RE: New list member introduction
From: email@example.com on behalf of Nick Miller
Sent: Tuesday, August 26, 1997 5:28 PM
Subject: New list member introduction
>>>Allow me to introduce myself as a new subscriber to Aroid-L.
I have a wide interest in plants (orchids, gesneriads, ferns,vireyas
etc etc) and find email discussion groups of this type a wonderful
innovation. I have recently developed an interest in aroids (due in
part to viewing a collection at the Cairns Botanical garden,
Queensland). I live at 38 degrees South, at an elevation of 300
metres (1000 feet), but a surprising number of aroids will grow
outside for us (Colocasia, Alocasia, Monstera etc).
In New Zealand various aroids are, from time to time, available, but
not from specialist nurseries. The naming is often doubtful or
non-existant. The selection is rather limited. I see there are a
few other NZ members of Aroid-L.
Three rather ignorant questions:
>>I am thinking of joining the IAS, and have looked at their web pages,
but cannot determine whether they have a seed fund (seeds are one of
the few practical means of importing plants here).<<
Nick-- Welcome to Aroid-L !! I can only speak for myself, but seed and small
bulbils (tiny tubers) are often available, and some members are VERY kind in
getting these to fellow "Aroidophiles". I would encourage you to join the
Aroid society, as their Yearly Journal is worth the wait. I have all the
issues dating back to 1978.
What is the coldest that it gets where you live? (in degs. F, please)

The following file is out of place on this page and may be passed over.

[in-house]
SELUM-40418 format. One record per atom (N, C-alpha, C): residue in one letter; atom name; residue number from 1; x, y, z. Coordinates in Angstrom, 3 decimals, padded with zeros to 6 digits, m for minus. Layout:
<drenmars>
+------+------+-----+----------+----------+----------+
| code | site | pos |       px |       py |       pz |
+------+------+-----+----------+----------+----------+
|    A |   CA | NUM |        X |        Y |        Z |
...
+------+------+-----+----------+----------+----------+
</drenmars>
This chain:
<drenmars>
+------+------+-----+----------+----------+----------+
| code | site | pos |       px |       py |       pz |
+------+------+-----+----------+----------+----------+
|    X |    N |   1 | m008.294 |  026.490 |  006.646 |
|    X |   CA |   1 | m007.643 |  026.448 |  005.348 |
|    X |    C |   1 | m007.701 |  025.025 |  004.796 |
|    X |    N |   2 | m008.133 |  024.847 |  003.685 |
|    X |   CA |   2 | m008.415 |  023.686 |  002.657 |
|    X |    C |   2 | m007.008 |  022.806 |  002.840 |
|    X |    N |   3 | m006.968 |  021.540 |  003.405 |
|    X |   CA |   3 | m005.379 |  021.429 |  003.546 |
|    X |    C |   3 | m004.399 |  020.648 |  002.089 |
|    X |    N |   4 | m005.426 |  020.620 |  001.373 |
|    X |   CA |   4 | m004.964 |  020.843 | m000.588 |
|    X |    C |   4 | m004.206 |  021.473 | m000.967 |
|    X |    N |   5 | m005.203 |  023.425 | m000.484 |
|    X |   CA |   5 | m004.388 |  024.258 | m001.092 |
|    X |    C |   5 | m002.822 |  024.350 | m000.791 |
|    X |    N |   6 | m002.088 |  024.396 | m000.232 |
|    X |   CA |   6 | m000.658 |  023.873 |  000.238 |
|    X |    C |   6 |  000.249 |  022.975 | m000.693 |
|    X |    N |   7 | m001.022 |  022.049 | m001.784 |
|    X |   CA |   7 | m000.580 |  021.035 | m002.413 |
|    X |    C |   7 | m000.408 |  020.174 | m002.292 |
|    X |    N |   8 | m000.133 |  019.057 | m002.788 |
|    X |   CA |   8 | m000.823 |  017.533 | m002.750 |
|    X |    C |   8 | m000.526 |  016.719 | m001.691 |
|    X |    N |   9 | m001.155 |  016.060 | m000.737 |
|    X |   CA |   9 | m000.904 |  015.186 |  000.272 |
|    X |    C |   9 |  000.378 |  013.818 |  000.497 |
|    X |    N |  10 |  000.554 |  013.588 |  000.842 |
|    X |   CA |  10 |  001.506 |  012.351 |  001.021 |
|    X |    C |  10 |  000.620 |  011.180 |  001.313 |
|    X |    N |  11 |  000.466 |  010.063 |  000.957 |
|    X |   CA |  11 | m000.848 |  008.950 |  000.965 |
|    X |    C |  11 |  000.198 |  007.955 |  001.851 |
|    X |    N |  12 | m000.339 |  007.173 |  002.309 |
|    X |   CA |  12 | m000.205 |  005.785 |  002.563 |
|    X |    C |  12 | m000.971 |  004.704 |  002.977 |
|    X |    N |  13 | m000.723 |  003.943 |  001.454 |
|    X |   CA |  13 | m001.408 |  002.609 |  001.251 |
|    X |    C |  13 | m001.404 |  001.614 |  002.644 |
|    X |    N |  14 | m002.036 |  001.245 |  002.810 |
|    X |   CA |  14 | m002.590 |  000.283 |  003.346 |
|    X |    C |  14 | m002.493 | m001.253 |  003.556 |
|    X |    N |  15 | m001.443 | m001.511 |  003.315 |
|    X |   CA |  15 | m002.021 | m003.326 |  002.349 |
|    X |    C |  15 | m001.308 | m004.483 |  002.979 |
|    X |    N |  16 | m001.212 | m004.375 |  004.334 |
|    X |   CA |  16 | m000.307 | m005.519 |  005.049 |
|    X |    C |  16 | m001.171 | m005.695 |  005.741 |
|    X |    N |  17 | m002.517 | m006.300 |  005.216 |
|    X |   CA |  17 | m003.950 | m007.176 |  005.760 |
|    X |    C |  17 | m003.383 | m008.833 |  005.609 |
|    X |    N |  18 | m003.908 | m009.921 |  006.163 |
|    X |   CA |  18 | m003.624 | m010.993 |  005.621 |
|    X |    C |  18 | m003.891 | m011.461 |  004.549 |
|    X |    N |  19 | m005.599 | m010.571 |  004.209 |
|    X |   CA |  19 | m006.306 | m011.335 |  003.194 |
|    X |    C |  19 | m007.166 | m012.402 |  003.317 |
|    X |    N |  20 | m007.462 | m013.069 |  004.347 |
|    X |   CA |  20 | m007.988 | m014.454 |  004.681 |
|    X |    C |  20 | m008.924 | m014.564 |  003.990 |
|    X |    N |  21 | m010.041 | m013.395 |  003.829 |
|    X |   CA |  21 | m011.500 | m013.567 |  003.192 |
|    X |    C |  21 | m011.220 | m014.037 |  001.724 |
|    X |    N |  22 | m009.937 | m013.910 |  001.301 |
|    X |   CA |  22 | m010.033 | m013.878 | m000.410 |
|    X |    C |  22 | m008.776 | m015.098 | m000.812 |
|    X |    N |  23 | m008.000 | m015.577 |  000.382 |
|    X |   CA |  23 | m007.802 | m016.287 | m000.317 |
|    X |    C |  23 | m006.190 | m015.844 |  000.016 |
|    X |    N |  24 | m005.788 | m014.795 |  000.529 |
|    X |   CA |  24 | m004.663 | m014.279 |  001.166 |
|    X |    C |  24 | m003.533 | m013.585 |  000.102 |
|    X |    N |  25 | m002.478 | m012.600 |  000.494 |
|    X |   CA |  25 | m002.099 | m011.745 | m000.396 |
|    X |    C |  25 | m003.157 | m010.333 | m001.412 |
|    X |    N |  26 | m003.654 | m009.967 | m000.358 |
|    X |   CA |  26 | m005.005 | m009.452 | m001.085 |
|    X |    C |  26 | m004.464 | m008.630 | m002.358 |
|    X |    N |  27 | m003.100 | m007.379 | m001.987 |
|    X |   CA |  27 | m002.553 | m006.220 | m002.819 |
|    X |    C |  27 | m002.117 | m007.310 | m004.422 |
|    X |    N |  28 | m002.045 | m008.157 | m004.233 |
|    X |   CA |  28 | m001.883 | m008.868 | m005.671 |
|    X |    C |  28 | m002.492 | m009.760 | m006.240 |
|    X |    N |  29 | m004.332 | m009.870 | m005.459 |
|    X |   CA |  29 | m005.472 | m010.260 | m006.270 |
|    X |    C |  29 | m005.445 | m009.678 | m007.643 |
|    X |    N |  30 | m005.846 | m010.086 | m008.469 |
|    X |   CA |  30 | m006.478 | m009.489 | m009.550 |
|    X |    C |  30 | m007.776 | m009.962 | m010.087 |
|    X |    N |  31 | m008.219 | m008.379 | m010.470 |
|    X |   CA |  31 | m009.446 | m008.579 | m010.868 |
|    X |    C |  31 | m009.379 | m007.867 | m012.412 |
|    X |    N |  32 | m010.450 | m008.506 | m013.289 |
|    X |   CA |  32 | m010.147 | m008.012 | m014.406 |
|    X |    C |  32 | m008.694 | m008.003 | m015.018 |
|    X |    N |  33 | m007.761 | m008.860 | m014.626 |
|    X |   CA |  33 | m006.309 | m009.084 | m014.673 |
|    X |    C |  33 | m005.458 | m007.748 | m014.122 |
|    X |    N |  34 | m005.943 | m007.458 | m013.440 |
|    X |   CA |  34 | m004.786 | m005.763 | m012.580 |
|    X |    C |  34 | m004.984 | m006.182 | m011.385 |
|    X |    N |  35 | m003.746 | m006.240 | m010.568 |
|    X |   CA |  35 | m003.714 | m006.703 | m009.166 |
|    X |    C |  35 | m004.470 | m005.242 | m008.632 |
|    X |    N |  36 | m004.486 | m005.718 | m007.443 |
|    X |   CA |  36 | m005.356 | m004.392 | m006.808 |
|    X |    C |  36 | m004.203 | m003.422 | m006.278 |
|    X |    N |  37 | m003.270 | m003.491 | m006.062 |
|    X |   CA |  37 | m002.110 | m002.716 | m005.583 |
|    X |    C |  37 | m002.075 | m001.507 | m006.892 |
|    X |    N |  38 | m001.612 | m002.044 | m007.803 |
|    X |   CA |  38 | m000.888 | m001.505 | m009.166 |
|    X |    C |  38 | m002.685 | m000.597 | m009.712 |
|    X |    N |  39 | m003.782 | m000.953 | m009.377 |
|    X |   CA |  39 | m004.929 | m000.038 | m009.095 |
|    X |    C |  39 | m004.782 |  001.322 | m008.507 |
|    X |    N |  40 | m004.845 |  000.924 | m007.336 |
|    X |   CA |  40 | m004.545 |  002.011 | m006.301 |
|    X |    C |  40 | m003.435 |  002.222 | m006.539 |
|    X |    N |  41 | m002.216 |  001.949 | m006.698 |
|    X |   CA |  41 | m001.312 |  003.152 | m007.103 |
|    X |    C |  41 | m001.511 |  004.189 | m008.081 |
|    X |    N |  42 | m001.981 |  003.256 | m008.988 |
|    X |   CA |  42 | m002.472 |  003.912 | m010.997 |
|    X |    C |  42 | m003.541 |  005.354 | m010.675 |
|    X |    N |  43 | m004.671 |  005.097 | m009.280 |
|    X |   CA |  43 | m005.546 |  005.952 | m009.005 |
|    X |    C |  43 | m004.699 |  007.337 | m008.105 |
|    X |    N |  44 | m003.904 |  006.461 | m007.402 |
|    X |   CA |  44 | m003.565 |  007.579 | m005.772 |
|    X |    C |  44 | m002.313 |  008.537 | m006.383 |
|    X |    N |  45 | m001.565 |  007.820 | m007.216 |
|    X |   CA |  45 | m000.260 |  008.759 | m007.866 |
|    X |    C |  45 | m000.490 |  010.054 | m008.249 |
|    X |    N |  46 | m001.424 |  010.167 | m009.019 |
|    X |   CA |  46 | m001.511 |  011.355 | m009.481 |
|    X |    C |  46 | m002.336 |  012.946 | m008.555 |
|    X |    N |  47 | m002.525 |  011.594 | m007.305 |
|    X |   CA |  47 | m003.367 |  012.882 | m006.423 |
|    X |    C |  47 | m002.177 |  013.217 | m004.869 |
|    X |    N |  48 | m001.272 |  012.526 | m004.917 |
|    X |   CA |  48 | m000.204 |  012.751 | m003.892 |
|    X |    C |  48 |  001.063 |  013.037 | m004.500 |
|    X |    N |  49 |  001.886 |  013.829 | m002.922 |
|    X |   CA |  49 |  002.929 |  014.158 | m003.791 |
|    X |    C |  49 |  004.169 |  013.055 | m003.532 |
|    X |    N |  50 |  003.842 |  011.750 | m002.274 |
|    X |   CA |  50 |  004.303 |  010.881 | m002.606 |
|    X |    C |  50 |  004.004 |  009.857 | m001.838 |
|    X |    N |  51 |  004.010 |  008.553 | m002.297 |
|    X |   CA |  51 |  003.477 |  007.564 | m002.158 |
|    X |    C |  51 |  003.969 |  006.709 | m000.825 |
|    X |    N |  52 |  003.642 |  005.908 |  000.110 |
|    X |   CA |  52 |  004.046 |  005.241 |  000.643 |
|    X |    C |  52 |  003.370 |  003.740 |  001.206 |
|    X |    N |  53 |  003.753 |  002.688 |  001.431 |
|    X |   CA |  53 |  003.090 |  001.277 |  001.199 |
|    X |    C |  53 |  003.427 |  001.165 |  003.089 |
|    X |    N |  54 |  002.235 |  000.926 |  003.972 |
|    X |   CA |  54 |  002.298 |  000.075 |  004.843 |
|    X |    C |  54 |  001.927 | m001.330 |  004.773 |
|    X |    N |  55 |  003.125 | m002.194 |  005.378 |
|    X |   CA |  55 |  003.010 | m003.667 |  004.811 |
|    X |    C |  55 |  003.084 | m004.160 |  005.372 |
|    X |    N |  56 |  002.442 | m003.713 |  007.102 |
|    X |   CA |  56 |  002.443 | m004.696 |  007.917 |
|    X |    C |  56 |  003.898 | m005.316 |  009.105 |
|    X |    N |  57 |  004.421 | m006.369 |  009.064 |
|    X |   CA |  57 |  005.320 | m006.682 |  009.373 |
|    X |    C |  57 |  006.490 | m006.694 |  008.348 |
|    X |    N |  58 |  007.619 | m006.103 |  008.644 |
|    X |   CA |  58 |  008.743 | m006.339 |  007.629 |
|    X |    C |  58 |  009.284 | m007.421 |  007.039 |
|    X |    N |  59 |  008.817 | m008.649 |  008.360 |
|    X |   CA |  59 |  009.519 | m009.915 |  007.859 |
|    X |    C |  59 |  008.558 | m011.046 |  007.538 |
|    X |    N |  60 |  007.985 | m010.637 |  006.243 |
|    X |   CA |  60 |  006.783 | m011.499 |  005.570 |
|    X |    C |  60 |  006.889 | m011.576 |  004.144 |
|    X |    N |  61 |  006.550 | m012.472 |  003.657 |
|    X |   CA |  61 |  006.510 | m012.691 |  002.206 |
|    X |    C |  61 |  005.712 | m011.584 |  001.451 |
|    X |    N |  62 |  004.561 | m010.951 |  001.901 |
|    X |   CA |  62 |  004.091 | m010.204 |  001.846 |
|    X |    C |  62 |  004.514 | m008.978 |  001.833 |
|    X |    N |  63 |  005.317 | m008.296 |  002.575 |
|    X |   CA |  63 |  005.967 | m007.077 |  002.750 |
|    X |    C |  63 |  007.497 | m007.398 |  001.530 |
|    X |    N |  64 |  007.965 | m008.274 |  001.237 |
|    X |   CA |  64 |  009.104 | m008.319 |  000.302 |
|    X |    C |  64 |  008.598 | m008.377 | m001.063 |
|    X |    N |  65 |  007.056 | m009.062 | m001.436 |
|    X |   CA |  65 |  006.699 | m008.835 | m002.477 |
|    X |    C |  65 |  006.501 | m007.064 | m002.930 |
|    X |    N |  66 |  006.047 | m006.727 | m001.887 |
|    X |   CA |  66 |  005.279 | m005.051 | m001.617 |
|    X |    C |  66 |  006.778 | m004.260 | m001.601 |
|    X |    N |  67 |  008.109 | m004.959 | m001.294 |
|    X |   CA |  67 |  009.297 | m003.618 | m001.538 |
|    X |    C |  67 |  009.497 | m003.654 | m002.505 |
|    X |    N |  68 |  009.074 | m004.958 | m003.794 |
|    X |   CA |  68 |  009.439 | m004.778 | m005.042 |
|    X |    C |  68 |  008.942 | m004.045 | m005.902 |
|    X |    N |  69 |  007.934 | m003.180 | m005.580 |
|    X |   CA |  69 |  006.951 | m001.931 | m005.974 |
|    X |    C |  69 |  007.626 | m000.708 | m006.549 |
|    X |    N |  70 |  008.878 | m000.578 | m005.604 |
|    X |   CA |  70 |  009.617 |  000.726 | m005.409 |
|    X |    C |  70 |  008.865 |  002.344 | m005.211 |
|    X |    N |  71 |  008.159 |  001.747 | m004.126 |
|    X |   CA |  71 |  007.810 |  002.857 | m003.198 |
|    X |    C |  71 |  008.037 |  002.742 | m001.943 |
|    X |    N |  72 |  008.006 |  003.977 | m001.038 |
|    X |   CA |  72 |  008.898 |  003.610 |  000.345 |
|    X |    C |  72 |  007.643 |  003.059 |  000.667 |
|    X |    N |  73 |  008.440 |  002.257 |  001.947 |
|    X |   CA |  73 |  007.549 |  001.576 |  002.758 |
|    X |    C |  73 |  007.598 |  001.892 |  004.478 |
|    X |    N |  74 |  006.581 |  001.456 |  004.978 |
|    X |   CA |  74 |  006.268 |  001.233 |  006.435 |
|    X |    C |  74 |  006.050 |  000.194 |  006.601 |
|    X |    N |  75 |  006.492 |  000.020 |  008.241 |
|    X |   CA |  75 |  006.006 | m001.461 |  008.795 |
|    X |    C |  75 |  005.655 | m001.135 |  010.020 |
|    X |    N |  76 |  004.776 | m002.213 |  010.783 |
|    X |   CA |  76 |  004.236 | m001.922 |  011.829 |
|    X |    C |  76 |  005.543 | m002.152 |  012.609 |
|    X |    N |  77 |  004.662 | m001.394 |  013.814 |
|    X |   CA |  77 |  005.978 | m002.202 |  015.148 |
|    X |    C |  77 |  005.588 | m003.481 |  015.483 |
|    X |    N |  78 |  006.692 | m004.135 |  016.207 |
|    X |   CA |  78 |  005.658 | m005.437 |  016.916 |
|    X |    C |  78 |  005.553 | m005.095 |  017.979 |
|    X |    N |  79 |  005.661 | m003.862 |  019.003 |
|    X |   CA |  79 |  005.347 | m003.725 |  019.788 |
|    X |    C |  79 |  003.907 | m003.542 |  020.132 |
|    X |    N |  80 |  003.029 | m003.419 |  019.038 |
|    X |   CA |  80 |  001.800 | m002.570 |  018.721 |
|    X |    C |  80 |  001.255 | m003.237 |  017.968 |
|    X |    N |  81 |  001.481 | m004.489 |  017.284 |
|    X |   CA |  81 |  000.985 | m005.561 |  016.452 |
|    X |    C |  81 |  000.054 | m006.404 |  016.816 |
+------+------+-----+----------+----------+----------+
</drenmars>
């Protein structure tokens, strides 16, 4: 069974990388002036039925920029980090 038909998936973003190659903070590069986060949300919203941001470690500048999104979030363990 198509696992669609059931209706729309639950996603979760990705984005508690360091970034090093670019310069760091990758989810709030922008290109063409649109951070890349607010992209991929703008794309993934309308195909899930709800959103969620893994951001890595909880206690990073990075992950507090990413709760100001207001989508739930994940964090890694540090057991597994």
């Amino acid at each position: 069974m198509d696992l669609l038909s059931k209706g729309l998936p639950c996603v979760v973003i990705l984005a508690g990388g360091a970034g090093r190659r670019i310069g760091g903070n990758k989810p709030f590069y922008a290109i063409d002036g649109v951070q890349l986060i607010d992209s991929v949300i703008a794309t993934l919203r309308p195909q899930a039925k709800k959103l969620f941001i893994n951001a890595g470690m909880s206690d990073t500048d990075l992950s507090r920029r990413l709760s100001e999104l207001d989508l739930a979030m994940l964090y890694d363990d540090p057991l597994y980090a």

I grow swamp Aroids, and quite often have seed to spare, but they won`t stand
temps below 60 degs F. I have to bring mine for cold snaps during our winter
here in S. Florida! I`ve sent seed to Sydney Botanical garden, and they are
growing there . Can you only receive seed, and not small tubers? Let me
>>How do I tell the difference between Alocasia and Colocasia?<<<
Quoting from Dr A. Hay`s wonderful book "Aroids of Papua New Guinea"
(ISBN: 9980-85-305-0, CRI Publication No. 10, Christensen Research
Institute, P.O. Box 305, Madang, Papua New Guinea)--"Blade peltate, held
vertically with the anterior lobe down, plant strongly stoleniferous and
tending to form colonies, appendix (top of spadix) very short"---Colocasia.
"Blade not peltate, or if so, then held horizontally to vertically, if
stoloniferous then with the stolons short and terminating in a cormel, rarely
gregarious; appendix large"---Alocasia.
>>What is 'Golden Taro' (green-gold leaves and stems) likely to be?<<
Probably an Alocasia; A. macrorrhiza "New Guinea gold " would be a high
Hoping someone will relieve my ignorance.
Rotorua, New Zealand<<<
I look forward to "hearing" from you frequently on Aroid-L.
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